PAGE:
trailer, across the country. The Juggernaut is nearly 80 meters long and has 96 wheels. When the civil war breaks out,
the transportation project is doomed – which can be read as a comment on the results of development co-operation
Bagley died on the 12'th of April, 1983 in Southampton. After a
stroke he had been flown to Southampton for treatment; he died eight
days later. Bagley's works have been translated into some 20 languages.
For further reading: St. James Guide to Crime and Mystery Writers, ed. by Jay P.Pederson (1996); 'A Word with Desmond Bagley' by Deryck Harvey, in Armchair Detective 7, (Aug. 1974) - Works by John Templeton Smith (has also published under the name John Smith): Skytrap, Patterson's Volunteers, Rolling Thunder, and The Fifth Freedom. White Lie, published in 1999, was the first part of a trilogy, which continued in The Saigon Express and Then a Soldier.
- 'My Old Man's Trumpet,' 1957 (in Argosy)
- The Golden Keel, 1963 (Hi-jacking of Mussolini's gold)
- Kultainen köli (suom. Panu Pekkanen, 1965)
- High Citadel, 1965 (High in the Andes a plane is hi-jacked and forced down)
- Andien vangit (suom. Panu Pekkanen, 1966)
- Wyatt's Hurricane, 1966 (A weather expert battles against odds when a hurricane threatens a Caribbean island)
- Hurrikaani (suom. Matti Wilen, 1967)
- Landslide, 1967 (Set in the remote lumber country of British Columbia, where a powerful corporation is building a dam)
- Maanvyöry (suom. Panu Pekkanen, 1967)
- film: Landslide, 1992, dir. by Jean-Claude Lord, starring Anthony Edwards, Tom Burlinson, Melody Anderson
- The Vivero Letter, 1968 (A killer-hunt in the rain forests of Yucatan)
- Vivero (suom. Seppo Loponen, 1970)
- film: The Vivero Letter, 1999, dir. by H. Gordon Boos, screenplay by Denne Bart Petitclerc and Arthur Sellers, starring Robert Patrick, Chiara Caselli, Fred Ward
- The Spoilers, 1969 (An expedition to the Middle East in pursuit of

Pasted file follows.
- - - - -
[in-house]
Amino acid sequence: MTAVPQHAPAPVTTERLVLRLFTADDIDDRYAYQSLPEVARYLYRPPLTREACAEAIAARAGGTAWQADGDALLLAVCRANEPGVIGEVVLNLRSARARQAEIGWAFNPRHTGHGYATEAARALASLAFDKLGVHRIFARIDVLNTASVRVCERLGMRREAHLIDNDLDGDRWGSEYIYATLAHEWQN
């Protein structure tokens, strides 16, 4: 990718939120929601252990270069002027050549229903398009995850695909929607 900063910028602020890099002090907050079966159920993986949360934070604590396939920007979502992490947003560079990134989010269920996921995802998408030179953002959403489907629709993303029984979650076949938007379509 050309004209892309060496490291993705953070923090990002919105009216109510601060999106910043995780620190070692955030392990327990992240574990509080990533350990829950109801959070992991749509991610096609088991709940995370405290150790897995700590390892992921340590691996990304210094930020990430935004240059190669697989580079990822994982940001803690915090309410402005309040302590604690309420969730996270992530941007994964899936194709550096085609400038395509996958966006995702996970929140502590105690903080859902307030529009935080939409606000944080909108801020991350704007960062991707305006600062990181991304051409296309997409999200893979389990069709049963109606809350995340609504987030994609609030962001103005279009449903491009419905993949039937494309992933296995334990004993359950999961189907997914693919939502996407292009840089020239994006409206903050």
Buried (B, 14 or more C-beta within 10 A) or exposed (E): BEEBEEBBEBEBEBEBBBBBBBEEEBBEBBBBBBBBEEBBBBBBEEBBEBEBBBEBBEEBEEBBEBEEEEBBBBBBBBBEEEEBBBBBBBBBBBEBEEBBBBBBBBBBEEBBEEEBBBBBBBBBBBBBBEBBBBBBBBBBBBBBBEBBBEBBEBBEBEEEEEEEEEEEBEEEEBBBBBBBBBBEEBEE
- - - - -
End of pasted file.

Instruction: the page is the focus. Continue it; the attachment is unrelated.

big-time drug pedlars becomes enmeshed in a web of political intrigue)
- Tehtävä kuudelle (suom. Matti Kannosto, 1971)
- Running Blind 1970 (Spy-chasing in Iceland)
- Islannin peli (suom. Matti Kannosto, 1972)
- TV series: Running Blind, 1979, dir. by William Brayne, starring Stuart Wilson, Ragnheiður Steindórsdóttir, George Sewell
- The Freedom Trap, 1971 (US title: The MacKintosh Man, 1973)
- Loukku (suom. Matti Kannosto, 1973)
- film: The MacKintosh Man, 1973, dir. by John Huston,
screenplay by Walter Hill, starring Paul Newman, James Mason, Dominique
Sanda, music by Maurice Jarre. "Only Mackintosh can save them now – and Mackintosh is dead!"
- The Tightrope Men, 1973 (Giles Denison has lost his memory, and is caught in the web of international intrigues in Finland)
- Suomalainen nuorallatanssi (suom. Simo Mäenpää ja Rauno Velling, 1973)
- The Snow Tiger, 1975 (An enquiry after a disastrous avalanche New
Zealand reveals that the disaster was not so 'natural' after all)
- Lumi vyöryy (suom. Panu Pekkanen, 1975)
- 'A Matter of Mouths,' 1976 (in Winter's Crimes 8, ed. by Hilary Watson)
- The Enemy, 1977
- Vihollinen (suom. Erkki Hakala, 1977)
- film: The Enemy, 2000, dir. by Tom Kinninmont, screenplay by John Penney, starring Luke Perry, Olivia d'Abo, Roger Moore, Horst Buchholz, Tom Conti
- 'The Circumstances Surrounding the Crime,' 1978 (in I, Witness: True Personal Encounters with Crime by Members of the Mystery Writers of America)
- Flyaway, 1978
- ... ja hiekka peittää jäljet (suom. Aulis Rantanen, 1978)
- Bahama Crisis, 1980
- Bahaman hauta (tr. Aulis Rantanen, 1981)
- Windfall, 1982 (adventure set in the Kenyan savannah) - Safari (suom. Erkki Hakala, 1982)
- Night of Error, 1983
- Erehdysten yö (suom. Aulis Rantanen, 1984)
- Juggernaut 1984
- Surmanajo (suom. Pentti Isomursu, 1985)
Some rights reserved Petri Liukkonen (author) & Ari Pesonen. Kuusankosken kaupunginkirjasto 2008